Representatives from the U.S. and Mexico tentatively struck a deal Monday to revise key portions of the North American Free Trade Agreement, possibly bringing to an end monthslong barbs between the two countries about fair trade and escalating tariff threats.
According to the reports, provisions of the deal haven’t yet been fully agreed upon but the two countries could significantly change how automakers build cars within the NAFTA zone.
The new deal could require automakers to source 75 percent of new-car parts from within the NAFTA zone, up from 62.5 percent under the last agreement. Provisions of the new agreement Monday are likely to include new requirements for automakers’ infotainment systems and parts that were previously exempt from the final composition list under the old agreement.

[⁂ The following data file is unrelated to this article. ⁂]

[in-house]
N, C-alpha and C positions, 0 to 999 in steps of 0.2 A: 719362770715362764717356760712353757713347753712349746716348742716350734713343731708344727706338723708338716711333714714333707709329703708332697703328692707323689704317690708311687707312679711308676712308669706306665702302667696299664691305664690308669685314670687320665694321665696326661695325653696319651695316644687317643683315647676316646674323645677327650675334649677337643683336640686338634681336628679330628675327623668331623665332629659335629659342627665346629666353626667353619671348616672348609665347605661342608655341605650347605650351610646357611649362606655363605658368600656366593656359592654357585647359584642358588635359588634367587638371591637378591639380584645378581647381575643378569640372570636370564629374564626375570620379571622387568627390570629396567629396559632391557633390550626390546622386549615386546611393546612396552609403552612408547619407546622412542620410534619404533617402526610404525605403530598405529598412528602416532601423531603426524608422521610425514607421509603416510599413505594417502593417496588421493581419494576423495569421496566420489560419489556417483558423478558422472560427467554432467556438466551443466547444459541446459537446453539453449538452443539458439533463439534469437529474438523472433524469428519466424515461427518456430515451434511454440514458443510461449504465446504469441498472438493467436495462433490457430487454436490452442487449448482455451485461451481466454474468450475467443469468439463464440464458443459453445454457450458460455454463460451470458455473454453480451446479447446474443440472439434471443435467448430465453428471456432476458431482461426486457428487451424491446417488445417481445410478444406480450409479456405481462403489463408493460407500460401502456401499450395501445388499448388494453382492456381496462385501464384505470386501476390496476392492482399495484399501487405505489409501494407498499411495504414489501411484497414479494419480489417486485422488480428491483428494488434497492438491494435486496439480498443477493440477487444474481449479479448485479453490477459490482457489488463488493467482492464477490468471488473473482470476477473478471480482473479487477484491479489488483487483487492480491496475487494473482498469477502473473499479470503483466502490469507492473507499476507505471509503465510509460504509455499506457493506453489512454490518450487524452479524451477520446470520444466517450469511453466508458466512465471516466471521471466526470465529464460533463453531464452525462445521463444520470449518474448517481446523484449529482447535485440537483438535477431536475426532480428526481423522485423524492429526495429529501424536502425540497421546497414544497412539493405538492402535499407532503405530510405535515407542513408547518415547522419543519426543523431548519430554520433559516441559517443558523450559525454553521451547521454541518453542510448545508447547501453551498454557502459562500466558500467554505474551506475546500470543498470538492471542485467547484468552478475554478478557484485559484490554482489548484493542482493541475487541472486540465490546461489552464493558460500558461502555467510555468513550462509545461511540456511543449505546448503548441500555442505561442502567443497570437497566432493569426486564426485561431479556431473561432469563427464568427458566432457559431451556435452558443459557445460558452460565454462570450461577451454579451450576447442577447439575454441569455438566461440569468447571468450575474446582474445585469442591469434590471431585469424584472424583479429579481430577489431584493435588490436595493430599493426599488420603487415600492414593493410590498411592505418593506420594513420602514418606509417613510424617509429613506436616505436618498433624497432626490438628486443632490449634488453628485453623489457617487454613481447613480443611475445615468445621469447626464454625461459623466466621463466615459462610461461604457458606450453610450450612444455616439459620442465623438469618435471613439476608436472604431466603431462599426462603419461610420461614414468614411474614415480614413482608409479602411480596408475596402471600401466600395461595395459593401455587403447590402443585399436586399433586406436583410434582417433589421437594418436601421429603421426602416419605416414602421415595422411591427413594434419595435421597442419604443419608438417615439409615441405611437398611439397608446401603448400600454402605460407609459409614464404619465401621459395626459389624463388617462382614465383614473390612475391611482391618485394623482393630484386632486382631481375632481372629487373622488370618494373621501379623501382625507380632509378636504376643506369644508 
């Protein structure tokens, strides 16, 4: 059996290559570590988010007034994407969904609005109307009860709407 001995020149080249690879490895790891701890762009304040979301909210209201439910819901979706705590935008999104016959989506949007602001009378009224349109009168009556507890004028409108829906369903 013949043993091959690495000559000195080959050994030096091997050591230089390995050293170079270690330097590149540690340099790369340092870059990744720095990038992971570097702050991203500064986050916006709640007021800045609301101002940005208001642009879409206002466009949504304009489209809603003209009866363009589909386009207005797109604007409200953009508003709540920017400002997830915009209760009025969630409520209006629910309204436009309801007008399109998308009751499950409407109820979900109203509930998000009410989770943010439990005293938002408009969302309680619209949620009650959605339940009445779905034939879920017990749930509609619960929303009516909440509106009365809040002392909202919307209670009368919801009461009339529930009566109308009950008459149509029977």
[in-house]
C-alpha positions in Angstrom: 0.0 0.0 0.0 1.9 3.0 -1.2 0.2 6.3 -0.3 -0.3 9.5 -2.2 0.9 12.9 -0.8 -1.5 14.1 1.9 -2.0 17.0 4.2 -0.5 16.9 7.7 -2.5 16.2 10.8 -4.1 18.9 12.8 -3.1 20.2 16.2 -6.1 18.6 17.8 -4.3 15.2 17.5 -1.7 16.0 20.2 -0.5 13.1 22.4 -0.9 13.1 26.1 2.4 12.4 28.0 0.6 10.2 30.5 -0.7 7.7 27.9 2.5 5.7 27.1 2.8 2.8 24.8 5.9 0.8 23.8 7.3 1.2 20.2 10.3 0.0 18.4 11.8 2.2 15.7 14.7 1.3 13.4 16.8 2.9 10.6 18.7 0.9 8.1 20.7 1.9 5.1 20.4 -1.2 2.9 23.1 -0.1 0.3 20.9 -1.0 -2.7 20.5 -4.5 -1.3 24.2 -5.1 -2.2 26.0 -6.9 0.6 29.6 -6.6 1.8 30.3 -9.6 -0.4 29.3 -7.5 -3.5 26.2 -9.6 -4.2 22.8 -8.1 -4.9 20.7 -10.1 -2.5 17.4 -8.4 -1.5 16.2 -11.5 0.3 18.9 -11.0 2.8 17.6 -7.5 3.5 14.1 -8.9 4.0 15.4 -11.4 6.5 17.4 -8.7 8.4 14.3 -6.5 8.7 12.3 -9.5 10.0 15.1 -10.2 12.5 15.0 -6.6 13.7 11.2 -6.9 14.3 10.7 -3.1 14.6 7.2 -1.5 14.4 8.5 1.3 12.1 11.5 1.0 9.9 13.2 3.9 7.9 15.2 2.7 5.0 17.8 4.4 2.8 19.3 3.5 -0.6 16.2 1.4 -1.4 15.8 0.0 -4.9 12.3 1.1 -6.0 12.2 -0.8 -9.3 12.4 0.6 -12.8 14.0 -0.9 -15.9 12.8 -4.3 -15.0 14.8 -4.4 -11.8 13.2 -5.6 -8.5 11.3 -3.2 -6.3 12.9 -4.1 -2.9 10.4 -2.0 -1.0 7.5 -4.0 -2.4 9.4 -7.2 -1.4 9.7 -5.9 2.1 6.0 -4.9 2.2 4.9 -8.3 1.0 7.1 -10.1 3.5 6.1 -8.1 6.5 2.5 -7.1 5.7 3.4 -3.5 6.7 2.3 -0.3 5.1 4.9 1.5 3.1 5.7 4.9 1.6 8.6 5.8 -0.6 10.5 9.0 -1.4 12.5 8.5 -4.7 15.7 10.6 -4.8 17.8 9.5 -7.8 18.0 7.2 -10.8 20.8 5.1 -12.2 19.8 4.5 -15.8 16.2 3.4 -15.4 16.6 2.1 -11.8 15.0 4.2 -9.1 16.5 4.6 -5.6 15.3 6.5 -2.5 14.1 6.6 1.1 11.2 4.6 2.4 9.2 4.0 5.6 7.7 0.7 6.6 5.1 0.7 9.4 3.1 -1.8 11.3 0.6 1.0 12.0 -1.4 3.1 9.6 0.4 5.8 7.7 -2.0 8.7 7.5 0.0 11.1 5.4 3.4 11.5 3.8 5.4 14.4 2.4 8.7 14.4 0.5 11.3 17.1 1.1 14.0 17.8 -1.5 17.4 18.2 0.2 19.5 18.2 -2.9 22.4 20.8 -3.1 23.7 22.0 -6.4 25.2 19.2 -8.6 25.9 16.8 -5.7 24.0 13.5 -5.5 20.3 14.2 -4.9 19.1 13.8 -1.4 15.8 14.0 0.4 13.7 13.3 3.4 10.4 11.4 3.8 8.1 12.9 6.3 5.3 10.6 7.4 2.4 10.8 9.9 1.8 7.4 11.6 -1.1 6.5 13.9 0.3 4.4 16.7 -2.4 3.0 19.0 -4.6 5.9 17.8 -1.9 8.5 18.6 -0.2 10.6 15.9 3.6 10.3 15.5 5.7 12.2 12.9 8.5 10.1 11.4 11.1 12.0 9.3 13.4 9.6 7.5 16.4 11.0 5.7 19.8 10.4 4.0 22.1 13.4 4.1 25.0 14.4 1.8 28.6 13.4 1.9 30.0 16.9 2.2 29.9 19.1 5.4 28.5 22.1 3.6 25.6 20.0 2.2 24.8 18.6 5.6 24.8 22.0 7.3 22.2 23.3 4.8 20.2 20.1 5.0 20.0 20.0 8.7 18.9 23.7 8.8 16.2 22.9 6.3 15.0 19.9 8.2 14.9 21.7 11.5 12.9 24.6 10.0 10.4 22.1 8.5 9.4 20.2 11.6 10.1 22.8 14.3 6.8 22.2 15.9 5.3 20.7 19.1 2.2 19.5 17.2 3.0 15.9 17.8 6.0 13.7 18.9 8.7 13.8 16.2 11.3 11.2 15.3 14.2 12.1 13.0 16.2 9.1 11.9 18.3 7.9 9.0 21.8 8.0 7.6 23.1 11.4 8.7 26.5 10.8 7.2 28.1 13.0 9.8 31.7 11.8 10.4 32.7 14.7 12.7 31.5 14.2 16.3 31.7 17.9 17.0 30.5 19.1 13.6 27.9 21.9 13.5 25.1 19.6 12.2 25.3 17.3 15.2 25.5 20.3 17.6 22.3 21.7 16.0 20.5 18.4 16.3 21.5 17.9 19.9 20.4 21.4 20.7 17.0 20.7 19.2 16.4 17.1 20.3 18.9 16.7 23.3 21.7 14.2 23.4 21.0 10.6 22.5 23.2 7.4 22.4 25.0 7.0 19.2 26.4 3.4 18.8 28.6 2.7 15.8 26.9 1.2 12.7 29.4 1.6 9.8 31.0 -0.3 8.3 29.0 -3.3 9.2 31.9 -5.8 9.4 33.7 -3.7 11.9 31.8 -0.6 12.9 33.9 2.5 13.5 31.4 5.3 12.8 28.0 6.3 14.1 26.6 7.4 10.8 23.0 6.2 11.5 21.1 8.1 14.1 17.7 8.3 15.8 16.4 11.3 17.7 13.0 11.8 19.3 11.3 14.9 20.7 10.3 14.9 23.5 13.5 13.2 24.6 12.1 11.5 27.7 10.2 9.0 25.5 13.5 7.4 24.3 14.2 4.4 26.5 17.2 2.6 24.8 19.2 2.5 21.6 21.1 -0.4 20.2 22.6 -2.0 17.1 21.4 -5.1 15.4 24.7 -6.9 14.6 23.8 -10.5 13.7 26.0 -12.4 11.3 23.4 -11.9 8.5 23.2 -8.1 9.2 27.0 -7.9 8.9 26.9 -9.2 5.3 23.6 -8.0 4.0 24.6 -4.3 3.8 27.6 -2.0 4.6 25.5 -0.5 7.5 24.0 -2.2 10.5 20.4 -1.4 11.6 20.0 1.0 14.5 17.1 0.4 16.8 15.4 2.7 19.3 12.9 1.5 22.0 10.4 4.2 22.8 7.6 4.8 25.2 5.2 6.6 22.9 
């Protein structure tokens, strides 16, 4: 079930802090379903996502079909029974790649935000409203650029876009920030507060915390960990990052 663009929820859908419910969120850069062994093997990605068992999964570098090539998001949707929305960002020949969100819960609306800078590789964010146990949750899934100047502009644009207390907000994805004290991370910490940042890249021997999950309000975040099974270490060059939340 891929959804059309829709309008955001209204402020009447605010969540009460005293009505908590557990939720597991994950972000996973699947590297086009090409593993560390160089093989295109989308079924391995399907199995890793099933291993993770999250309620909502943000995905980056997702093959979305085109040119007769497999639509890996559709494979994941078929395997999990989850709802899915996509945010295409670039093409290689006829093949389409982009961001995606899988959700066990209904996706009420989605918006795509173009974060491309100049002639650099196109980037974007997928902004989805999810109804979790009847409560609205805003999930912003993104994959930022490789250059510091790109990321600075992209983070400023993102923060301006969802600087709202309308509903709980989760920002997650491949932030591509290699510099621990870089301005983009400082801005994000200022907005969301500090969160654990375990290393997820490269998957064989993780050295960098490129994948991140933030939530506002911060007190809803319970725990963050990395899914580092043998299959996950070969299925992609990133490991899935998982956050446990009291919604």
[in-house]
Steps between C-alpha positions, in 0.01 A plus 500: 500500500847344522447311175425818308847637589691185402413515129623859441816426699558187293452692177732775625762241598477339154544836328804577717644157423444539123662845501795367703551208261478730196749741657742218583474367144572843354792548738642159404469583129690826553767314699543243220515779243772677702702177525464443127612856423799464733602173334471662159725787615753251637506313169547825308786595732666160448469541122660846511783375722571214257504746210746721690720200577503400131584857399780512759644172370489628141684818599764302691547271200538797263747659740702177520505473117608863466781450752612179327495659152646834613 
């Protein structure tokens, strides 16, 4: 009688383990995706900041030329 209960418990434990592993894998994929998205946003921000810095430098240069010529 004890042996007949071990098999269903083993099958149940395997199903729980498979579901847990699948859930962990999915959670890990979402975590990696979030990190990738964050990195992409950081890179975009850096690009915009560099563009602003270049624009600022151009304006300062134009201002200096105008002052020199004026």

Under the new deal, the cars also will be required to source more steel and aluminum locally and would require that a certain proportion of the workers that built the car be paid more than $16 per hour.
The New York Times reported that Canada was largely absent from the latest round of negotiations between the U.S. and Mexico, and would rejoin negotiations after the U.S. and Mexico hammered out a bilateral deal.
Any agreement would require congressional approval in the U.S. along with approvals from Mexico’s incoming president and officials from Canada.
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